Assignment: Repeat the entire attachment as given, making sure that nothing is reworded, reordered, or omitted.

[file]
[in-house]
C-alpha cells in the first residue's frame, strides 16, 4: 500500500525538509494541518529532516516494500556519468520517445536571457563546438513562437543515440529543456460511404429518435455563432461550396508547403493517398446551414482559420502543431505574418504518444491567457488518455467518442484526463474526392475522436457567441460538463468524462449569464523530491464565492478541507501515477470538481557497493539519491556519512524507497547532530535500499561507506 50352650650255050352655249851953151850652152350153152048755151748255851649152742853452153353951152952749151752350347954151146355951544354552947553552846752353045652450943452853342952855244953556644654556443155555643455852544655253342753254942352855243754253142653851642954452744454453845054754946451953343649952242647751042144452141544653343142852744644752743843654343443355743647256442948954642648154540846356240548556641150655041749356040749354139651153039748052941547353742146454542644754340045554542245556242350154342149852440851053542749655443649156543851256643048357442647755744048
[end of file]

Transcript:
[in-house]
C-alpha cells in the first residue's frame, strides 16, 4: 500500500525538509494541518529532516516494500556519468520517445536571457563546438513562437543515440529543456460511404429518435455563432461550396508547403493517398446551414482559420502543431505574418504518444491567457488518455467518442484526463474526392475522436457567441460538463468524462449569464523530491464565492478541507501515477470538481557497493539519491556519512524507497547532530535500499561507506 50352650650255050352655249851953151850652152350153152048755151748255851649152742853452153353951152952749151752350347954151146355951544354552947553552846752353045652450943452853342952855244953556644654556443155555643455852544655253342753254942352855243754253142653851642954452744454453845054754946451953343649952242647751042144452141544653343142852744644752743843654343443355743647256442948954642648154540846356240548556641150655041749356040749354139651153039748052941547353742146454542644754340045554542245556242350154342149852440851053542749655443649156543851256643048357442647755744048